Both of my kids are at university. I have no idea what washing powder they use when they wash their clothes (I think they wash their clothes). I remember the first time that I had to buy washing powder when I left school and went to college – too much choice! I just bought what my Mum had at home… Persil Automatic.

With trading I find that too much choice is bewildering too. That is one of the reason that I like to avoid trying to pick hot shares. It’s easier just to choose whether or not to be in an asset class. Furthermore, it’s also easier to have some simple rules that are simple yes/no. If I get a trading buy or sell signal at the weekend, I simply action it on the Monday after the weekend. I don’t allow myself leave it through the week to see if the signal reverses. A signal is a signal in my rule-book.

This served me well during the last week. My commodities trade, City Natural Resources High Yield Trust (CYN) gave a sell signal. I actioned this at the beginning of the week. Good thing too, because as the week progressed, the price fell further, and the 25% profit that the trade made would have been significantly less if I had waited and watched for a turnaround. You can see this in the video.

If you enjoy these videos and my website, please do look at the Facebook page that I run and please give it a ’like’ and help to spread the word. Thanks.

If you want to know more about my trading technique click here, input your name and email address and I will send you a 25min video about how I go about it. By the way, times have changed, and nowadays I usually use Ecover washing powder! Have a great week!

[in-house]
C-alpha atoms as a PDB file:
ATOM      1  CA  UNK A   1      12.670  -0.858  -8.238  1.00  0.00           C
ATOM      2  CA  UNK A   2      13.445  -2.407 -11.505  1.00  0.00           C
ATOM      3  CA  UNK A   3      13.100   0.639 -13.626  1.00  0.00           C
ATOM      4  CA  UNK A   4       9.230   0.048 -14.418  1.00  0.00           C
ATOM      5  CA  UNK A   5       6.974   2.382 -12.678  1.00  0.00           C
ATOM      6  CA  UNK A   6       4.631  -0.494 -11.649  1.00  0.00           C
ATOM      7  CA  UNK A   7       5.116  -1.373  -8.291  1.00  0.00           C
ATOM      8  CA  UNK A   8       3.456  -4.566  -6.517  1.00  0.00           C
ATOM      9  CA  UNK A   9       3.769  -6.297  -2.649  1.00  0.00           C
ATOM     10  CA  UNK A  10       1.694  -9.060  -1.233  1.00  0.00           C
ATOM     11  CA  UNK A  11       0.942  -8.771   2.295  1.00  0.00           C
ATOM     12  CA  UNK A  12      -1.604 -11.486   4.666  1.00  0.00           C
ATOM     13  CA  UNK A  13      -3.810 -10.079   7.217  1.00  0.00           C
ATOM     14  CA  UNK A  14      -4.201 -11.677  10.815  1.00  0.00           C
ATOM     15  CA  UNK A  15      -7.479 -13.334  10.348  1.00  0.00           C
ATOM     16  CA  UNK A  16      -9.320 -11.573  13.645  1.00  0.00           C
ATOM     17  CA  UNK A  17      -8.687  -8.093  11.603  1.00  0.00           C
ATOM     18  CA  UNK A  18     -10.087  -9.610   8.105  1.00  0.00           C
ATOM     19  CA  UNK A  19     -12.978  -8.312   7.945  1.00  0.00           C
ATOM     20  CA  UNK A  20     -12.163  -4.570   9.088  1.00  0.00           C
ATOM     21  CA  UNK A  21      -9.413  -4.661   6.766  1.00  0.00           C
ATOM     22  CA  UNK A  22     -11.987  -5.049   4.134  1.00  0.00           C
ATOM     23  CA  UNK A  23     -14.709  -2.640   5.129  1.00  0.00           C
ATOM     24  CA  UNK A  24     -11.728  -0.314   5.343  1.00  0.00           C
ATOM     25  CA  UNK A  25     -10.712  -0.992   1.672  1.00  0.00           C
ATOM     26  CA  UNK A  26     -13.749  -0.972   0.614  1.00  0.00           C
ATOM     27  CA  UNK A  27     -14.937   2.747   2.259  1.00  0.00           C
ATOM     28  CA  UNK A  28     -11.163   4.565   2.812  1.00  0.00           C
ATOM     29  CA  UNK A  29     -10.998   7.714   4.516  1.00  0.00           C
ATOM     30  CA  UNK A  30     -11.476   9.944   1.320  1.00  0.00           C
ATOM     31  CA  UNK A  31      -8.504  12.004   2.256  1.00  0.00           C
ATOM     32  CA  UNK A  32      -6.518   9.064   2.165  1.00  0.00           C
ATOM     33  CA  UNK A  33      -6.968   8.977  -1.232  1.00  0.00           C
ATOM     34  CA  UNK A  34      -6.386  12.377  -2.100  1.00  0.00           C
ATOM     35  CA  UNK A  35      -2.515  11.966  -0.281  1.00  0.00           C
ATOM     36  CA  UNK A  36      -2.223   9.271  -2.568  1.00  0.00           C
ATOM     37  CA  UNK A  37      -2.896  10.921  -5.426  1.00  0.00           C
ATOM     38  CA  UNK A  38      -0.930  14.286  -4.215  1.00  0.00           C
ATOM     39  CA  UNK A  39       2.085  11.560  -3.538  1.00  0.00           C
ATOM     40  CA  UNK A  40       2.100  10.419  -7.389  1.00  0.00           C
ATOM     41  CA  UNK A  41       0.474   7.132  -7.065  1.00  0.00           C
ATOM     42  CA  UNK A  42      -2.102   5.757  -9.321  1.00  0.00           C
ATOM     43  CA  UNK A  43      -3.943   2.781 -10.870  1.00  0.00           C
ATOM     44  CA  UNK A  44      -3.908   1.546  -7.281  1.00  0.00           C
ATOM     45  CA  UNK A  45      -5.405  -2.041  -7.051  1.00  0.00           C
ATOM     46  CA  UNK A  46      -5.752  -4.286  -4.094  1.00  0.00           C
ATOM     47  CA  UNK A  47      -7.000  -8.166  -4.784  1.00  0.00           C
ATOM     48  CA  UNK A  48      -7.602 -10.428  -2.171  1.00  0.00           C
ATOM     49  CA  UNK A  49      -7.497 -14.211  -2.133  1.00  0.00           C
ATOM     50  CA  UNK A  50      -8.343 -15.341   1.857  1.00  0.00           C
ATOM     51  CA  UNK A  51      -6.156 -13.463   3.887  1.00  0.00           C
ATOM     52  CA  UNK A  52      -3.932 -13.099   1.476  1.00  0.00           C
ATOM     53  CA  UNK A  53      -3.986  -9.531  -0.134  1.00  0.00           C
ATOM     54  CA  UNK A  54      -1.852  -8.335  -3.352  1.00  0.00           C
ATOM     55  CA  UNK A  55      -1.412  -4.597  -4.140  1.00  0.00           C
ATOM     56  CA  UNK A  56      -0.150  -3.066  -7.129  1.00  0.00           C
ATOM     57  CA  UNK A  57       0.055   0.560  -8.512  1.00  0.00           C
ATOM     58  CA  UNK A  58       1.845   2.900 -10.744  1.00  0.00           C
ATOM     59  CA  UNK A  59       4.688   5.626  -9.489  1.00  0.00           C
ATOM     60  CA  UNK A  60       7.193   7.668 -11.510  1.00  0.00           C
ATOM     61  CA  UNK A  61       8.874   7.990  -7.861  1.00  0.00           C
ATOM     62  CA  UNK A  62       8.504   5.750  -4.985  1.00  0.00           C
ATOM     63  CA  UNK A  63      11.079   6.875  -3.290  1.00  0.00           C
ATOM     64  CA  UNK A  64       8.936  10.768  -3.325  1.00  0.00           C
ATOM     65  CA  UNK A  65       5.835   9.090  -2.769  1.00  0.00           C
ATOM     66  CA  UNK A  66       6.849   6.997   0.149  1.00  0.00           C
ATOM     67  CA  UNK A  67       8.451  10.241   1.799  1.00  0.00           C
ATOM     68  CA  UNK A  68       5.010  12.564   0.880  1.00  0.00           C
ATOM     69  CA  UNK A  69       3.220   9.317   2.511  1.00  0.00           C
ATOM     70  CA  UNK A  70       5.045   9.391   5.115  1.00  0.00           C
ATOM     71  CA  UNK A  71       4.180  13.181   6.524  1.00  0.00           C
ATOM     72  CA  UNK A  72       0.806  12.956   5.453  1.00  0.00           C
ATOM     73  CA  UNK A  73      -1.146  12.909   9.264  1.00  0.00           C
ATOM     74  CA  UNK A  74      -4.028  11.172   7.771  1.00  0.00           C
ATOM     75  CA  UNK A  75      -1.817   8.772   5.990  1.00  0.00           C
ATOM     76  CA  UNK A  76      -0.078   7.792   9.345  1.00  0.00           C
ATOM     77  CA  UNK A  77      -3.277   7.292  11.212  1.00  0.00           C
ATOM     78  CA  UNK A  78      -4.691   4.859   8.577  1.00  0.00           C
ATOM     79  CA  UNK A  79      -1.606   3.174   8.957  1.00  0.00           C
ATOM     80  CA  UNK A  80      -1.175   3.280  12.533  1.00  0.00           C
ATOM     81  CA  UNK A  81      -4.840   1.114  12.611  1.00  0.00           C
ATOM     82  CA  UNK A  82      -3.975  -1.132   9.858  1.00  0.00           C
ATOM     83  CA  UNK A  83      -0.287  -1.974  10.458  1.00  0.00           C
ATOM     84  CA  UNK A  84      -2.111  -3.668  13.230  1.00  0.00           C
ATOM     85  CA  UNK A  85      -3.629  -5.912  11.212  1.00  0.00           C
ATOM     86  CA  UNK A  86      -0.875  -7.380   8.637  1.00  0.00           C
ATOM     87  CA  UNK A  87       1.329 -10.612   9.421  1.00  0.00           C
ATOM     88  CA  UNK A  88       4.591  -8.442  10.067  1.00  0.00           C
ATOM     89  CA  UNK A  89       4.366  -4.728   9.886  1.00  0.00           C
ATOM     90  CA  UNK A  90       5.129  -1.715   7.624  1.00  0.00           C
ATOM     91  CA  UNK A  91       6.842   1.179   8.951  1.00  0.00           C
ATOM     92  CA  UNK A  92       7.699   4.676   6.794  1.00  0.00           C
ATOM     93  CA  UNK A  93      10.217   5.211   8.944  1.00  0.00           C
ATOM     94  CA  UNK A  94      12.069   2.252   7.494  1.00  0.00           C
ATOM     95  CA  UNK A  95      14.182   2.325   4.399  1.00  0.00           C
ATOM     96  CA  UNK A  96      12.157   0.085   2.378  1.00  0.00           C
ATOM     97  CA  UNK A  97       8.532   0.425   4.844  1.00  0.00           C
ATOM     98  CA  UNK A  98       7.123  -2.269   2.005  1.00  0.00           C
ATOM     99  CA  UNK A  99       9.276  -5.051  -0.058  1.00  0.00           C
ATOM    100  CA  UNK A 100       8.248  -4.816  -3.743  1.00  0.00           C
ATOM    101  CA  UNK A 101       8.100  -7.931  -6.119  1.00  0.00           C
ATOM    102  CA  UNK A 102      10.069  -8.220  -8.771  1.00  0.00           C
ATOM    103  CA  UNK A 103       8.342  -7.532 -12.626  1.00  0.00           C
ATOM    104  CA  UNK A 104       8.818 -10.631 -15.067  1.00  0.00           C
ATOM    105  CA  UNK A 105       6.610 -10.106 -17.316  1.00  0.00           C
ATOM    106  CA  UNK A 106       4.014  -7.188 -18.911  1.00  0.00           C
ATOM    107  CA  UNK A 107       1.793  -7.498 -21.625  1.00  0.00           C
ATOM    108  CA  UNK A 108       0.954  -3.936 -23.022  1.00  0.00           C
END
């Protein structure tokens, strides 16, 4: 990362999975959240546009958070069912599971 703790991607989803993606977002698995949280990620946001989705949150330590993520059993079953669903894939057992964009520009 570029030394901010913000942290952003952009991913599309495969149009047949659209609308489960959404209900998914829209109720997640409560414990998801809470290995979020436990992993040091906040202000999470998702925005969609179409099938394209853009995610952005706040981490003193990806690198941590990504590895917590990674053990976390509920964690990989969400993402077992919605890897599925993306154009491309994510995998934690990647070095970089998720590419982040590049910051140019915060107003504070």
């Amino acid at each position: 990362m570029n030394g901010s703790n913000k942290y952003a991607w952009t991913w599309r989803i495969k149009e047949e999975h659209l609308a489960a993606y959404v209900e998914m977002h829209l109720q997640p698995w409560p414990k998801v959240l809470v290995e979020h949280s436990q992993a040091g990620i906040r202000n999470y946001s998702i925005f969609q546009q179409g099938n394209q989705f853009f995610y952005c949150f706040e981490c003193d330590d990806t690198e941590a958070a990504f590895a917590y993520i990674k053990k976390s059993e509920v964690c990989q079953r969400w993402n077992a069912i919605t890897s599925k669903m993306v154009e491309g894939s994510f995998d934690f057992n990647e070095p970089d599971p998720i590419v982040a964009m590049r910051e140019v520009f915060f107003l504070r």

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Commodities trade closes – for a 25% profit

This morning closed my commodities position in City Natural Resources High Yield Trust – for a 25% profit

This weekend I had a SELL signal from my commodities investment. According to my system, therefore, I have sold the investment and realised a 25% profit. That is not bad – especially as it is tax-free, the way that I trade.

You can see in the picture where the BUY signal occurred last year, which had been preceded by a false buy signal.

What will happen to commodities next? Will they go up, or will they go down? I have no idea! It’s quite possible that I will be buying back into the commodities investment next week if I get a BUY signal. I shall simply follow the trend.

To get access to a 25min video that discusses my trading technique, click here

 

 

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‘It’s all about the money’ – or is it?

The motives for investing and trading are complex and often difficult to understand. Reading articles in the media and speaking to school leavers and university graduates about what they want to do (‘something in the city’) gives us the impression that our society is becoming increasingly driven by the allure of financial enrichment.